30 Nov Adulting with Emmi Garside
Adulting is a unique experience for everyone and that plethora of experiences is something that played on my mind as I decided to interview Emmi Garside. Hanging in front of me are two sets of multicolored flags* and as I look through them a face emerges full of verve. “I’m here for the interview”, says Emmi Garside gaily, “although I’m not really sure I’m going to say anything worth reading.” The energy about her makes me consider discarding tiredness on my list of questions about adulting. “Well you’re a young adult so that’s a good start”, I reply, “let’s talk about that and I’m sure something worth reading will come up.”
Damilola Ayo-Vaughan: Tiredness, responsibility, and pressure, what do they mean to you in terms of becoming a young adult?
Emmi Garside: I guess there’s always a lot of pressure to get your work done, be the best at what you do, unrealistic standards of what you should look like or what your personality should be like, or what your social media should be like. But I’m not sure if people notice this, but I think that the pressure you notice most is probably from other students especially when they are doing better at something and you are struggling to keep up. For me, personally, I’m dyslexic so I find it harder to keep up, and I’ve always felt like people can do stuff better than I can. It literally downgrades you so much. And for people to be like, “oh yeah, you should look like this, or you need to have a body like this, you need to aspire to be like this person when you’re older,” it literally downgrades you even more until you get to the point where you’re tired physically, as well as emotionally. I guess when you hit that point you just need one big push to get you back up, to be like no, it doesn’t matter what people think, after all, it’s my life. At the end of the day, if I want to look like this, then that’s what I want to look like. If I don’t want to have these ‘perfect’ aspirations, obviously my idea of perfect is going to be different from someone else’s, so you shouldn’t base mine on someone else’s. In terms of responsibility, I guess it has a lot to do with work again but also links with how you take care of how you’re feeling; if you don’t take care of yourself and focus only on your work, your work suffers because you’re not feeling great anyway. So I guess responsibility is not just focusing on work but also taking care of yourself. If you take care of yourself, you’ll start to notice you take care of other people around you. You notice how people give you back so much more when you take care of them and are always there for them, so when something bad happens, you’ve got so much love around you to help you get through it.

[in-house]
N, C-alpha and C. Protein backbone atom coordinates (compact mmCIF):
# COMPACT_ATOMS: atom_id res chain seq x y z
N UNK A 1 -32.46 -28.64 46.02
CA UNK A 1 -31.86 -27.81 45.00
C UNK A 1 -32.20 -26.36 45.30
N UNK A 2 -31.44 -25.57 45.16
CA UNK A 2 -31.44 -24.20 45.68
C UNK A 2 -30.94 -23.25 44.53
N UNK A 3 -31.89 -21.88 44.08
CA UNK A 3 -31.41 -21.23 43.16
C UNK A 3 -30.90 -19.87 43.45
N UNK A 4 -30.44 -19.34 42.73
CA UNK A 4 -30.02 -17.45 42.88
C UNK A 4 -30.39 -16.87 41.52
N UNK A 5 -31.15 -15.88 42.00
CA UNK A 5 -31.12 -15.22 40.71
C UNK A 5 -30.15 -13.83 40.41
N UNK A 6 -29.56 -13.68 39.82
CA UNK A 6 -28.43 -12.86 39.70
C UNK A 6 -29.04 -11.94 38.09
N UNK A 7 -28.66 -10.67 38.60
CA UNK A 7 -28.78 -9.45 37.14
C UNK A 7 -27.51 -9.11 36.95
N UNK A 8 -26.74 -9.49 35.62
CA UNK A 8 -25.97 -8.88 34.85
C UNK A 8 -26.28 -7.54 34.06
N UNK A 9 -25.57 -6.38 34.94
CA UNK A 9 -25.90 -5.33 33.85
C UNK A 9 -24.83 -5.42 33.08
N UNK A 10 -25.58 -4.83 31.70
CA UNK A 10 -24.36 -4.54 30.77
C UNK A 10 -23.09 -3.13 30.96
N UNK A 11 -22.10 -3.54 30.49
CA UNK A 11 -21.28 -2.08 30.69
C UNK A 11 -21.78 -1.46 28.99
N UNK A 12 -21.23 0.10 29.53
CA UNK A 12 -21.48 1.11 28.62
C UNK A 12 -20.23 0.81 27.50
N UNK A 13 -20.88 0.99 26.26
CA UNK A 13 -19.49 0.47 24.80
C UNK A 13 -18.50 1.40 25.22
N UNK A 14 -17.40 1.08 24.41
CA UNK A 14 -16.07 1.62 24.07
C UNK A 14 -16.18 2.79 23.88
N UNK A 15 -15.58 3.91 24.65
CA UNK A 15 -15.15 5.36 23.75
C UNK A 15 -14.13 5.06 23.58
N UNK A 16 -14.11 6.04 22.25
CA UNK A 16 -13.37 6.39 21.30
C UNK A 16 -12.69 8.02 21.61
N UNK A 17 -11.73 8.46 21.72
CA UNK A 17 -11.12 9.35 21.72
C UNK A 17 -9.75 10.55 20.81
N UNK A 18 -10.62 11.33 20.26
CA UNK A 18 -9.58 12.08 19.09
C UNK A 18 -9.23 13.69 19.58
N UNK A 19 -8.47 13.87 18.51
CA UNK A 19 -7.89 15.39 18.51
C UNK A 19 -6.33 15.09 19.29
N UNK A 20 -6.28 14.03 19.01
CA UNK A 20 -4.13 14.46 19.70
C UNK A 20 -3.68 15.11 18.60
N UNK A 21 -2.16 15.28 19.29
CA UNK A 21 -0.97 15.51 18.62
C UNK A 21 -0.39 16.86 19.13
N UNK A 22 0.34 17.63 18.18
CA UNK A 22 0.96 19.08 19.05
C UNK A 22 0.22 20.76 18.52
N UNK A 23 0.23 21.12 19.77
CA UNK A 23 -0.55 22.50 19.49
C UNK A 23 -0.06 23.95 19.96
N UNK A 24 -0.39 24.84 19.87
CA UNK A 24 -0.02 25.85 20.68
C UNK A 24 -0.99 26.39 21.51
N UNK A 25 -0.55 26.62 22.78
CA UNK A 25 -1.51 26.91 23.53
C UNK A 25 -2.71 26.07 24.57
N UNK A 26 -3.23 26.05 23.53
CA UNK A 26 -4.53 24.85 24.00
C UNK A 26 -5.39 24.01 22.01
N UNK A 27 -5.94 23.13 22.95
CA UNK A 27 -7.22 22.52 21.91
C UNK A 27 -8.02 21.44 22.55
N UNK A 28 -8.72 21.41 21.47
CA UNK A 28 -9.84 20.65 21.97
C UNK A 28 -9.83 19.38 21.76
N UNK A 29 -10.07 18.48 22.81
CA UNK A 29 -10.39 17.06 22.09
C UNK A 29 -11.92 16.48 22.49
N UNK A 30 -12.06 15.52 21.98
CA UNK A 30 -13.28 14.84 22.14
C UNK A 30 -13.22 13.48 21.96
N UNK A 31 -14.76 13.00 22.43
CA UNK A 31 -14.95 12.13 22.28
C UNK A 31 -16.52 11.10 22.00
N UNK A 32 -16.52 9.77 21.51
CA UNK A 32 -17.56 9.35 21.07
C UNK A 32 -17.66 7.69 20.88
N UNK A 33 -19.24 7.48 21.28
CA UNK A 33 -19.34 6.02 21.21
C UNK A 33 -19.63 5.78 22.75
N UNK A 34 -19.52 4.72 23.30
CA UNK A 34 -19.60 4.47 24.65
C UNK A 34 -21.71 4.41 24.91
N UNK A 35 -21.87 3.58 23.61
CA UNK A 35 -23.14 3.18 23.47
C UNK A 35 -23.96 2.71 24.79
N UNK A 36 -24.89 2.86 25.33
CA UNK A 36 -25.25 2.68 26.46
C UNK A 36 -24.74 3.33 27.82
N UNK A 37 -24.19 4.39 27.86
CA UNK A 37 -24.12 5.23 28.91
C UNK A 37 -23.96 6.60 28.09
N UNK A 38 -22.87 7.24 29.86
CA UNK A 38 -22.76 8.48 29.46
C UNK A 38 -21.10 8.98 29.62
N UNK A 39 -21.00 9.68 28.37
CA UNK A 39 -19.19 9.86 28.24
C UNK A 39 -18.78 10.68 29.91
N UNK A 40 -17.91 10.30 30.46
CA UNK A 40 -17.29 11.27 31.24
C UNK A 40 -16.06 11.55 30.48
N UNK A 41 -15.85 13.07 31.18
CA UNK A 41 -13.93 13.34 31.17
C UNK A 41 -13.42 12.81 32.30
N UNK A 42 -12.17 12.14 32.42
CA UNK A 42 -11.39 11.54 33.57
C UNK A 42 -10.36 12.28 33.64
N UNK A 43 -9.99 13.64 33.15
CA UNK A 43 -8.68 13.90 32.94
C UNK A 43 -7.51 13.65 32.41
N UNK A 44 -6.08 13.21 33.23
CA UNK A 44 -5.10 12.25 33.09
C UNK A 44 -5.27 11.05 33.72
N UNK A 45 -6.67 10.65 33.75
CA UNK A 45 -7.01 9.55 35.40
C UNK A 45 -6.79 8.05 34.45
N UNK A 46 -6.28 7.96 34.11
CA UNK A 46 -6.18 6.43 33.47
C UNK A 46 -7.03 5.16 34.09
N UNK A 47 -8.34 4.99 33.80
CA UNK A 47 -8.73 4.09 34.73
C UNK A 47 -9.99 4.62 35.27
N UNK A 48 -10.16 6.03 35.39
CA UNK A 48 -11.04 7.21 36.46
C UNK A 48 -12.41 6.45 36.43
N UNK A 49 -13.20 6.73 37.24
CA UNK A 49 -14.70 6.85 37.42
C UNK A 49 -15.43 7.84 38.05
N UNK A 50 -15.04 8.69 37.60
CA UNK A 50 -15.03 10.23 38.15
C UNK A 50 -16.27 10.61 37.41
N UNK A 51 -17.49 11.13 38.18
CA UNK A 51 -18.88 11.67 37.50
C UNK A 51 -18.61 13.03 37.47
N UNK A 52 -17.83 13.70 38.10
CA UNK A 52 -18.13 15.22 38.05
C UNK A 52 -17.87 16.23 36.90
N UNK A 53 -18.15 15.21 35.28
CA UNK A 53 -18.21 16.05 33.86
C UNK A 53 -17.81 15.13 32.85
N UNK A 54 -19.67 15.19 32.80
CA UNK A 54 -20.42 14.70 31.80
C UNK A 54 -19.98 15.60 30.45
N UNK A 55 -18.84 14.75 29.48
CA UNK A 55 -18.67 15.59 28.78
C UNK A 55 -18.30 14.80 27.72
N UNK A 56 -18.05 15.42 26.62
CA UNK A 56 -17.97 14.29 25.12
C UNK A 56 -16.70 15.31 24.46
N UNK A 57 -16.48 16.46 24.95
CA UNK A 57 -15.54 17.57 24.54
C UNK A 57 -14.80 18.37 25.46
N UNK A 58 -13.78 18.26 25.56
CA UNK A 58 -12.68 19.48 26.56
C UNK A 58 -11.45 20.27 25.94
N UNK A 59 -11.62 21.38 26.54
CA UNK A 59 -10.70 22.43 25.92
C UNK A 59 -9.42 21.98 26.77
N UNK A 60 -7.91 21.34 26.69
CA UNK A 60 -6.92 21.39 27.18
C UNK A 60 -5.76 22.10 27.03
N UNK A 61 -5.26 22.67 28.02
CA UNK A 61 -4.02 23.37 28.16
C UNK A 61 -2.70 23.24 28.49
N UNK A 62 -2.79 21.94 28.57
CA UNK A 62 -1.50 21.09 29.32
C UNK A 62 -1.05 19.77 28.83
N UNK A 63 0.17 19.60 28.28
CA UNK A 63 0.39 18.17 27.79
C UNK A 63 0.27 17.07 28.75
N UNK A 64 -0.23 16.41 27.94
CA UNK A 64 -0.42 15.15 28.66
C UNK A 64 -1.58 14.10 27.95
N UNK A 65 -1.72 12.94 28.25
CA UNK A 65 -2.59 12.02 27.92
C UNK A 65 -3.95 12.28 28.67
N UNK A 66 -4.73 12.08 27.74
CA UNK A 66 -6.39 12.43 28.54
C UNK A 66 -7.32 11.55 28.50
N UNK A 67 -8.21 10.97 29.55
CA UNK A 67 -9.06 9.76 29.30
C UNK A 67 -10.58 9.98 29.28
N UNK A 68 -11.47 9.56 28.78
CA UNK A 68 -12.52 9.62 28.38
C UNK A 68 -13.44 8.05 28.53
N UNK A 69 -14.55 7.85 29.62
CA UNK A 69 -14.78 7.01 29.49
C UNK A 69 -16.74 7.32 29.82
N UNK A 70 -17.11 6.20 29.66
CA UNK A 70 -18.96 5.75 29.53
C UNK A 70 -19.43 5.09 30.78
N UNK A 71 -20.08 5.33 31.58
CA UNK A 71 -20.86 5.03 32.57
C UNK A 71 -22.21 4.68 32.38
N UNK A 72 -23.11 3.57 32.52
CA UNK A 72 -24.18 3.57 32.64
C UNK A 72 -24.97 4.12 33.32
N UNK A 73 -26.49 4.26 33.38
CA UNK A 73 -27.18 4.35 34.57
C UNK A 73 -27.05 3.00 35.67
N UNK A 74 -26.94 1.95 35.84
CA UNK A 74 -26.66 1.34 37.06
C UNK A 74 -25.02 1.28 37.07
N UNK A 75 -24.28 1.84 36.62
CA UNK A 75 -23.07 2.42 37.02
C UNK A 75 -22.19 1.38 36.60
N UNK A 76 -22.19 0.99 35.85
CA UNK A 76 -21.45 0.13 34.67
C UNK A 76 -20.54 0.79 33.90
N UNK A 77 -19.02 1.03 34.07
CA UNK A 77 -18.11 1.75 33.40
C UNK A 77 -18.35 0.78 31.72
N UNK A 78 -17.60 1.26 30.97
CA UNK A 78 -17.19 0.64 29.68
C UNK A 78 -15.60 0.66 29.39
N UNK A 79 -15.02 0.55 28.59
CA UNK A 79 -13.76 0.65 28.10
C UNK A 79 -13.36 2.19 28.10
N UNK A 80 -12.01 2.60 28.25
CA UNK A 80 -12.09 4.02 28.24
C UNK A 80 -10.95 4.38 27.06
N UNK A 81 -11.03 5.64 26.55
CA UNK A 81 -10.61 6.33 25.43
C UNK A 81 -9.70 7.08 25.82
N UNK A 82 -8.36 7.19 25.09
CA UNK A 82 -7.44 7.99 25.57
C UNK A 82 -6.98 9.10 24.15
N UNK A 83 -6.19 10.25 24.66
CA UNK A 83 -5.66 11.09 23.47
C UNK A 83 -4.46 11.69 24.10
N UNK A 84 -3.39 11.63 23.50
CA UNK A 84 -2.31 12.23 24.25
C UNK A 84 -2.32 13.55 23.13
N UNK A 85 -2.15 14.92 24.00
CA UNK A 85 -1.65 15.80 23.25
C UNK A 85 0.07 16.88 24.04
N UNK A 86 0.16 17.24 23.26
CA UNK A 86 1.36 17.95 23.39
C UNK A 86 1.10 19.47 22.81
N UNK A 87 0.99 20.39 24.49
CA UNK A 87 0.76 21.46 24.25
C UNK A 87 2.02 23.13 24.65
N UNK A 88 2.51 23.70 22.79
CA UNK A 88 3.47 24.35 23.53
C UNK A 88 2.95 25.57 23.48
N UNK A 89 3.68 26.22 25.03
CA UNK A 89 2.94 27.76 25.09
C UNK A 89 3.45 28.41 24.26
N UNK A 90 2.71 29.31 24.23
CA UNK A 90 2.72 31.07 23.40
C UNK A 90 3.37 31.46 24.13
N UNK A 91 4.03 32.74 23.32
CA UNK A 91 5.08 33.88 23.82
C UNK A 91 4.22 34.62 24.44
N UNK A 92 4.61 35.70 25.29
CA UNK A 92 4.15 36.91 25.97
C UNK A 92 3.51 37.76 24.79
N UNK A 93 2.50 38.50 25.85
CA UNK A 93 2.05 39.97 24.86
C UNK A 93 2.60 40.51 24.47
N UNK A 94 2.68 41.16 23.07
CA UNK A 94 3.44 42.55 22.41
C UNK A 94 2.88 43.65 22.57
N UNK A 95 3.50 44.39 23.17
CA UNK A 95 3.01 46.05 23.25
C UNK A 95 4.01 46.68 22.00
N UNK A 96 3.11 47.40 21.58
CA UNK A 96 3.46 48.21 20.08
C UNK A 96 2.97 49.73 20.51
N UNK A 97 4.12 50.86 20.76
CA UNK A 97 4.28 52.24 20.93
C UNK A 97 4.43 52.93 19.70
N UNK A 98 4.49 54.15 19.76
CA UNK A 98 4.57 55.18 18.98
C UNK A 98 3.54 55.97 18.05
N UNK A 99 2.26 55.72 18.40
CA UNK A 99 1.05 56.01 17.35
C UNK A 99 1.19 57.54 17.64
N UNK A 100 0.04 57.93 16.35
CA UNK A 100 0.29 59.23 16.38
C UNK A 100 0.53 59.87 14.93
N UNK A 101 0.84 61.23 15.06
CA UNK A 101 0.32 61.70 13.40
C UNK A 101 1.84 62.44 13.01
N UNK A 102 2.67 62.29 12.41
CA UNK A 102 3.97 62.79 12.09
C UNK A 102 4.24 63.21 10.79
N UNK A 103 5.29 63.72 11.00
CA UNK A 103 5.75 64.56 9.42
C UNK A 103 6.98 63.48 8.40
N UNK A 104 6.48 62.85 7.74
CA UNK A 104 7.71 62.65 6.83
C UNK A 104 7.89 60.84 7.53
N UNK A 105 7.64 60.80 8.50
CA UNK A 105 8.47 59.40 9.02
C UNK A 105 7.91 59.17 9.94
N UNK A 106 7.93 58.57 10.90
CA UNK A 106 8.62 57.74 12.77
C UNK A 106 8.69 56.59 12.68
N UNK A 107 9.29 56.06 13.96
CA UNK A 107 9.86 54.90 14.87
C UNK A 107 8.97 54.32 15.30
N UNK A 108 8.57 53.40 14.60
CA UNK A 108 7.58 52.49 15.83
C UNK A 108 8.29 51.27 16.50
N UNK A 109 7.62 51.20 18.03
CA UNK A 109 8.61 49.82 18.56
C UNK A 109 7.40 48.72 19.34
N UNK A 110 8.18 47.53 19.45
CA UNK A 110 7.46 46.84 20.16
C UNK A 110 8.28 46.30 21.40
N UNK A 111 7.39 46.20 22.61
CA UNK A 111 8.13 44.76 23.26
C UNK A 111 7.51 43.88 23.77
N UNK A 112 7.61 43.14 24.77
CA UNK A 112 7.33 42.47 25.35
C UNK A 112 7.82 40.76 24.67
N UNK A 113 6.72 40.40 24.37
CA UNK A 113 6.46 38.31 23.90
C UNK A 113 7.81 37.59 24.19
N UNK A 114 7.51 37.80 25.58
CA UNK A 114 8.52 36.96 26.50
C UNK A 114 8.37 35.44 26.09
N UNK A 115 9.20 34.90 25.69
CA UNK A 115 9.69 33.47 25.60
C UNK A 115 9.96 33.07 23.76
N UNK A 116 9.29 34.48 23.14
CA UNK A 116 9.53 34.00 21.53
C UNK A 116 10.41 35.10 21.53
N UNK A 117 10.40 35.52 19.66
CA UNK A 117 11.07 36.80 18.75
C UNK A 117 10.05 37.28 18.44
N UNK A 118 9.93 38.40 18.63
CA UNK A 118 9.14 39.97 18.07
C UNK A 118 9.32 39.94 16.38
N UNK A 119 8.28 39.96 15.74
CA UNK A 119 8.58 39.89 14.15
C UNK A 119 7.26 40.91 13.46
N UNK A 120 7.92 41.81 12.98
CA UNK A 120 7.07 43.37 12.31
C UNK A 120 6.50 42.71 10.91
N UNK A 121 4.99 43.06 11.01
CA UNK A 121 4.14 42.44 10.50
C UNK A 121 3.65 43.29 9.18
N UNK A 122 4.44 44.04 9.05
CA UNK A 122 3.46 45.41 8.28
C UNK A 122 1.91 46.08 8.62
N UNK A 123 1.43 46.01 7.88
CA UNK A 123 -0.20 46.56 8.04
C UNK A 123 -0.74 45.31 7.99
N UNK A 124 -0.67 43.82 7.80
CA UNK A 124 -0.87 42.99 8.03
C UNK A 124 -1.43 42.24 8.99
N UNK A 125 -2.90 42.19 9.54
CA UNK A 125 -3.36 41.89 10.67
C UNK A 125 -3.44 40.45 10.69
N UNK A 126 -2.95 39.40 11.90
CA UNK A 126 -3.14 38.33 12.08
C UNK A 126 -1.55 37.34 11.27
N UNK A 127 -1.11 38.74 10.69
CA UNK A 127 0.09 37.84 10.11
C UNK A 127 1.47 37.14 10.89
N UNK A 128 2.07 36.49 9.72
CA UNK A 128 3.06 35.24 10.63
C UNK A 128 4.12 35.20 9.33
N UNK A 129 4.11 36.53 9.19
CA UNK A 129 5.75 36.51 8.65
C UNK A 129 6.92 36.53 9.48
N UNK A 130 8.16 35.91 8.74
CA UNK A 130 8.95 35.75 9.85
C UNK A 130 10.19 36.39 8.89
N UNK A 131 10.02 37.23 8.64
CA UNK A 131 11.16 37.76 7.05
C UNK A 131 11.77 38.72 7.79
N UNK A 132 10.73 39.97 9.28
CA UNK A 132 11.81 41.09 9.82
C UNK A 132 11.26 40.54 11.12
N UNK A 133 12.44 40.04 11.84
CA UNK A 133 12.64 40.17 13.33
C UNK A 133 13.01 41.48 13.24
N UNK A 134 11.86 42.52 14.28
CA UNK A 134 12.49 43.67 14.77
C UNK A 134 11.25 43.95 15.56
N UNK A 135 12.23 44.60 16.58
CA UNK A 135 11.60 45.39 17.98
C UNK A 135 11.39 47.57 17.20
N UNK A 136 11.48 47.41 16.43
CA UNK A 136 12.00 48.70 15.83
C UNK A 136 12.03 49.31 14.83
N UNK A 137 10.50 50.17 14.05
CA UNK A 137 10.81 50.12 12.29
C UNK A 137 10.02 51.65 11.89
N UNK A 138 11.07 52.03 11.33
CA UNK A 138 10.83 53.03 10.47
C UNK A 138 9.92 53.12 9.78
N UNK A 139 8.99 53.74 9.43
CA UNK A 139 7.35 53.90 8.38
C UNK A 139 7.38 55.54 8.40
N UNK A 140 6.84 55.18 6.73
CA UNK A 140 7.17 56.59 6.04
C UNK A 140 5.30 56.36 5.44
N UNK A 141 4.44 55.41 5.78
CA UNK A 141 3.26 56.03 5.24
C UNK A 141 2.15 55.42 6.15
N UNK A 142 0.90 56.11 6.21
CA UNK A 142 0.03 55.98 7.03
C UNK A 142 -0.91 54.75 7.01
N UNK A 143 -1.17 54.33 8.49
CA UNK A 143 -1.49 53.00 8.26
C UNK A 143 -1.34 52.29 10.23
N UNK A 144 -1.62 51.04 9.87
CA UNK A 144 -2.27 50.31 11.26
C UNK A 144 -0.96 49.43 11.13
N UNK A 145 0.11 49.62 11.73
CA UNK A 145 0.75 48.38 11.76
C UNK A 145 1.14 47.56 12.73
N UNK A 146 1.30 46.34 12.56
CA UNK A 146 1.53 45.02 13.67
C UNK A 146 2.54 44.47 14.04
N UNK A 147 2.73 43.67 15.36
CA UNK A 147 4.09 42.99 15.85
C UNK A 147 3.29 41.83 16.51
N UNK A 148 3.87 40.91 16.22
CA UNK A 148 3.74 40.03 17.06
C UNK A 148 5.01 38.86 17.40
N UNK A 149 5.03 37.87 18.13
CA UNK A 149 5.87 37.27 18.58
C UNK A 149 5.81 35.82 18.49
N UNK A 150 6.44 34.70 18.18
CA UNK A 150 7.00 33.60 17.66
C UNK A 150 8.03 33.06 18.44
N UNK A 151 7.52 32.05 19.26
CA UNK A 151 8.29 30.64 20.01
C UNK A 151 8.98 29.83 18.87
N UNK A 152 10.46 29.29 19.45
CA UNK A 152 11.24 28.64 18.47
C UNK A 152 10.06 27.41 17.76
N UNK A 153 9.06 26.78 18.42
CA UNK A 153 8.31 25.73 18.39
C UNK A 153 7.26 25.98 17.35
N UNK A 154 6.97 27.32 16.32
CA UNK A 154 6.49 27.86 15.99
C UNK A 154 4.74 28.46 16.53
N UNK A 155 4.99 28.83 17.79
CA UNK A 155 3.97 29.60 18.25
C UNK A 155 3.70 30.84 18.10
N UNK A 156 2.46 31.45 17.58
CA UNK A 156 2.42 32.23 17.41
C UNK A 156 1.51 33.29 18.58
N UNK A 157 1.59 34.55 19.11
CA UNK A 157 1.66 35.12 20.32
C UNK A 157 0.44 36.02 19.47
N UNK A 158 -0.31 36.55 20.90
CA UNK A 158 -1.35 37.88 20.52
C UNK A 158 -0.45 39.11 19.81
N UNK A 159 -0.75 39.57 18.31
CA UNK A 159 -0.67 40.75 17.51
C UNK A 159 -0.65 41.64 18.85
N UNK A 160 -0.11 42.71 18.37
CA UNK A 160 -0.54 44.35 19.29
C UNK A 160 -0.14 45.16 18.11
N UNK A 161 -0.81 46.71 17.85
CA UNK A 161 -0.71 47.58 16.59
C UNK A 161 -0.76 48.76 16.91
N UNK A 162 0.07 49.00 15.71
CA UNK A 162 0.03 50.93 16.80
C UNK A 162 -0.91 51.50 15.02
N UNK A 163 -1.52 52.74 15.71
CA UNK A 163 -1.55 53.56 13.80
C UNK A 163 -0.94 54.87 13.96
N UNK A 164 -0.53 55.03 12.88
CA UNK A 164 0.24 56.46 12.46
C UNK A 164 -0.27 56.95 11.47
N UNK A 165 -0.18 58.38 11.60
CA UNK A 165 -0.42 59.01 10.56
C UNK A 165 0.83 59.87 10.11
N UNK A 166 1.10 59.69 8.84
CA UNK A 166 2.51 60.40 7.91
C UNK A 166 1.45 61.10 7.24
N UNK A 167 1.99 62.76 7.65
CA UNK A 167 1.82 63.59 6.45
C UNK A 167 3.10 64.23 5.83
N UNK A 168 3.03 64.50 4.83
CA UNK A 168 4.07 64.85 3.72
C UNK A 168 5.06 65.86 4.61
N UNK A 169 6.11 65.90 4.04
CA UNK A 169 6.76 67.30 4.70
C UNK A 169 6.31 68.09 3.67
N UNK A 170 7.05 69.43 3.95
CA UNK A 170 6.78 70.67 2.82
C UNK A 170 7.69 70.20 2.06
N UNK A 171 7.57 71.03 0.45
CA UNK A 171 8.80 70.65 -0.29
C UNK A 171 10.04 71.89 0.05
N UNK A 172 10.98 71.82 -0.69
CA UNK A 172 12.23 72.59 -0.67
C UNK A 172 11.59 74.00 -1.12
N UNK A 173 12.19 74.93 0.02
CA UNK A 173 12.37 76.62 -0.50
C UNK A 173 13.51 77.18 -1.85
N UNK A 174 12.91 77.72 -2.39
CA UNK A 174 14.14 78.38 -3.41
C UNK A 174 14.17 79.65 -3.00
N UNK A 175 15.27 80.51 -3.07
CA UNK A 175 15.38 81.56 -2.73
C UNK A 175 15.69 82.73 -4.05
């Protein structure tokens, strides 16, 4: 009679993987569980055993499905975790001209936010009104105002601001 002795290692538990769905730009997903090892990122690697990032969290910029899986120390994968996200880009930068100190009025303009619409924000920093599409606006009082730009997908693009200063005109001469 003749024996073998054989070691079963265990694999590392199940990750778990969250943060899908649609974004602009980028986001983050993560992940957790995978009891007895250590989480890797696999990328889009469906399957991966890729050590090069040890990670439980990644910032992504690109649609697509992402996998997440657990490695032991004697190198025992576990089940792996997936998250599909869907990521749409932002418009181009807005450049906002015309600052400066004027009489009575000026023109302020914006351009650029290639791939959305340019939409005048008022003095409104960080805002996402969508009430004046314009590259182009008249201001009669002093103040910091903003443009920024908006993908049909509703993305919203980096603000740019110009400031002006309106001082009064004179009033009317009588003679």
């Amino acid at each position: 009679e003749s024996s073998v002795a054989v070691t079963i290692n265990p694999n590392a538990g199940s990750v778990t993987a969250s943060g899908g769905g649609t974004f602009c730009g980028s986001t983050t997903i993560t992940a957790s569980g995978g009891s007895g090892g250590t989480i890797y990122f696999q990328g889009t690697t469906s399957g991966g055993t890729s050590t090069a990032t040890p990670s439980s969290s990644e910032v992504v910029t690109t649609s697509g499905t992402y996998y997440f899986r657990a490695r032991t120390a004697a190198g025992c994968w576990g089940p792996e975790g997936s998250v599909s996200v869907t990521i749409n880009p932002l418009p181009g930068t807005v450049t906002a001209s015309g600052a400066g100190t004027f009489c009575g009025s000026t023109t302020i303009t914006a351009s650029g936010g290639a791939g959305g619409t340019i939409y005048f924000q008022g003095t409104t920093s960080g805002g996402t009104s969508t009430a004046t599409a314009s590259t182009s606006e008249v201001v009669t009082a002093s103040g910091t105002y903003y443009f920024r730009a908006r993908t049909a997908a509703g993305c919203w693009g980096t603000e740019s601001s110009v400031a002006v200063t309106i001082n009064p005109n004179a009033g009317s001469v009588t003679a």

So for you, then, a key part of becoming a young adult is being in check with your emotions
EG: Yeah, definitely. Especially now with social media where there’s so much more pressure than the older times. 100 years ago the pressures they faced were different. Things change so much so quickly and you can never really foresee what’s going to happen. Sometimes you can’t imagine yourself in a situation and then it happens. I guess if you take care of how you’re feeling then all the other things will get better because; it all links to how you feel deep down. So if you feel better, you sleep better, have better work which means there’s less pressure, and you’ll be more on top of what you’re responsible for. You’ll be confident and won’t care what other people think.
What do you enjoy the most about becoming a young adult.
EG: I think I enjoy learning new things. Things that you wouldn’t have seen yourself liking when you were younger but now are so interested in. Also the independence, it’s quite nice when your parents trust you to go off to a country by yourself. (She laughs) You just feel more and more like your life is in your hands, and you don’t have to aspire things just cause your parents say so anymore.
What do you aspire to?
EG: (She laughs) I want to be an actress. I’m not sure of everything, but I definitely plan on going on a gap year. I want to travel to France. I really like traveling, and I really want to be a chalet girl.
I guess the freedom that comes with adulthood is something you plan to enjoy then? The freedom to control how you feel, what you do and all that.
EG: Yeah, definitely. It’s all to do with control. No matter how many times you get knocked down, it’s up to you if you want to make your life miserable and have the pity of others, or to have others look up to you and be like “they’re so great, not matter how many times they get knocked down, they still get back up and carry on doing what they love. It’s up to you to choose what your life is going to be like. No matter how many mistakes you make, it doesn’t matter cause you learn from them. I guess if you’re in control of that, you’ll do more in your life than you think is possible.
Thank you so much.
EG: No worries.
*The multicolored flags are an art piece by Juliet Cutforth-Pegg